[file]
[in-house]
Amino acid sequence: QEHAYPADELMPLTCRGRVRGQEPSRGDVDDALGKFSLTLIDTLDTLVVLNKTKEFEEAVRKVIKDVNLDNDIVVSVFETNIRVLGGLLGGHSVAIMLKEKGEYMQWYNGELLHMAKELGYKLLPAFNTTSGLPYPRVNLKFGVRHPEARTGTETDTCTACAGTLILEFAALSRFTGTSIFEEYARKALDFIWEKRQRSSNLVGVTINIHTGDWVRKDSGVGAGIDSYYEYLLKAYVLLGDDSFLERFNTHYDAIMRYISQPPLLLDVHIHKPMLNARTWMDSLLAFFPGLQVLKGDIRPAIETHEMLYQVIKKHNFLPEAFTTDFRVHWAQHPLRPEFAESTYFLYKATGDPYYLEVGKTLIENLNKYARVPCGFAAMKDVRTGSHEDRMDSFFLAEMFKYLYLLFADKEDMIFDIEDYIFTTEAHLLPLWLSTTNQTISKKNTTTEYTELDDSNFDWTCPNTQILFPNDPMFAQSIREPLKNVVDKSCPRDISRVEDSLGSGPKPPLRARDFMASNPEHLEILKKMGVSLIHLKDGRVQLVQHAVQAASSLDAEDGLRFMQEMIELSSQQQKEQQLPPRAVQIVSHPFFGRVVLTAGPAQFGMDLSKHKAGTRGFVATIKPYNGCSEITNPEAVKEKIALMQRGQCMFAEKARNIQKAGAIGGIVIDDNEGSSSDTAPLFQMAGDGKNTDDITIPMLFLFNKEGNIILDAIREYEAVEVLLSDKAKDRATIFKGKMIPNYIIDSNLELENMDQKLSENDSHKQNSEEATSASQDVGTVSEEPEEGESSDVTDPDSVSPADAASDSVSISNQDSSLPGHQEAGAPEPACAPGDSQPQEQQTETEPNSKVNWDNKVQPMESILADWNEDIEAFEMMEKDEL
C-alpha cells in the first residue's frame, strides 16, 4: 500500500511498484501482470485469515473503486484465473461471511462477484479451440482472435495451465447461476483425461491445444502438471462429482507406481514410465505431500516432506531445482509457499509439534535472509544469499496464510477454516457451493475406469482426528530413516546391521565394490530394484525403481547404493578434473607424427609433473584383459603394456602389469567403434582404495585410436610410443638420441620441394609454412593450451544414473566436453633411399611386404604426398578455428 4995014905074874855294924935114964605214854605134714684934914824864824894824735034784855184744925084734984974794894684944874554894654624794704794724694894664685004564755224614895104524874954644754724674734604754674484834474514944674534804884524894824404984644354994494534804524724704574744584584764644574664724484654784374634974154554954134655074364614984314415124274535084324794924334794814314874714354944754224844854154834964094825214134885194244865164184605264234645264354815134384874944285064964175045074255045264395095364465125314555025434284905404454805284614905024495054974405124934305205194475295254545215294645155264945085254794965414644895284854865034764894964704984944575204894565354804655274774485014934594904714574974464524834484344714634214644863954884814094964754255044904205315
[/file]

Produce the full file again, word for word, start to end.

[in-house]
Amino acid sequence: QEHAYPADELMPLTCRGRVRGQEPSRGDVDDALGKFSLTLIDTLDTLVVLNKTKEFEEAVRKVIKDVNLDNDIVVSVFETNIRVLGGLLGGHSVAIMLKEKGEYMQWYNGELLHMAKELGYKLLPAFNTTSGLPYPRVNLKFGVRHPEARTGTETDTCTACAGTLILEFAALSRFTGTSIFEEYARKALDFIWEKRQRSSNLVGVTINIHTGDWVRKDSGVGAGIDSYYEYLLKAYVLLGDDSFLERFNTHYDAIMRYISQPPLLLDVHIHKPMLNARTWMDSLLAFFPGLQVLKGDIRPAIETHEMLYQVIKKHNFLPEAFTTDFRVHWAQHPLRPEFAESTYFLYKATGDPYYLEVGKTLIENLNKYARVPCGFAAMKDVRTGSHEDRMDSFFLAEMFKYLYLLFADKEDMIFDIEDYIFTTEAHLLPLWLSTTNQTISKKNTTTEYTELDDSNFDWTCPNTQILFPNDPMFAQSIREPLKNVVDKSCPRDISRVEDSLGSGPKPPLRARDFMASNPEHLEILKKMGVSLIHLKDGRVQLVQHAVQAASSLDAEDGLRFMQEMIELSSQQQKEQQLPPRAVQIVSHPFFGRVVLTAGPAQFGMDLSKHKAGTRGFVATIKPYNGCSEITNPEAVKEKIALMQRGQCMFAEKARNIQKAGAIGGIVIDDNEGSSSDTAPLFQMAGDGKNTDDITIPMLFLFNKEGNIILDAIREYEAVEVLLSDKAKDRATIFKGKMIPNYIIDSNLELENMDQKLSENDSHKQNSEEATSASQDVGTVSEEPEEGESSDVTDPDSVSPADAASDSVSISNQDSSLPGHQEAGAPEPACAPGDSQPQEQQTETEPNSKVNWDNKVQPMESILADWNEDIEAFEMMEKDEL
C-alpha cells in the first residue's frame, strides 16, 4: 500500500511498484501482470485469515473503486484465473461471511462477484479451440482472435495451465447461476483425461491445444502438471462429482507406481514410465505431500516432506531445482509457499509439534535472509544469499496464510477454516457451493475406469482426528530413516546391521565394490530394484525403481547404493578434473607424427609433473584383459603394456602389469567403434582404495585410436610410443638420441620441394609454412593450451544414473566436453633411399611386404604426398578455428 4995014905074874855294924935114964605214854605134714684934914824864824894824735034784855184744925084734984974794894684944874554894654624794704794724694894664685004564755224614895104524874954644754724674734604754674484834474514944674534804884524894824404984644354994494534804524724704574744584584764644574664724484654784374634974154554954134655074364614984314415124274535084324794924334794814314874714354944754224844854154834964094825214134885194244865164184605264234645264354815134384874944285064964175045074255045264395095364465125314555025434284905404454805284614905024495054974405124934305205194475295254545215294645155264945085254794965414644895284854865034764894964704984944575204894565354804655274774485014934594904714574974464524834484344714634214644863954884814094964754255044904205315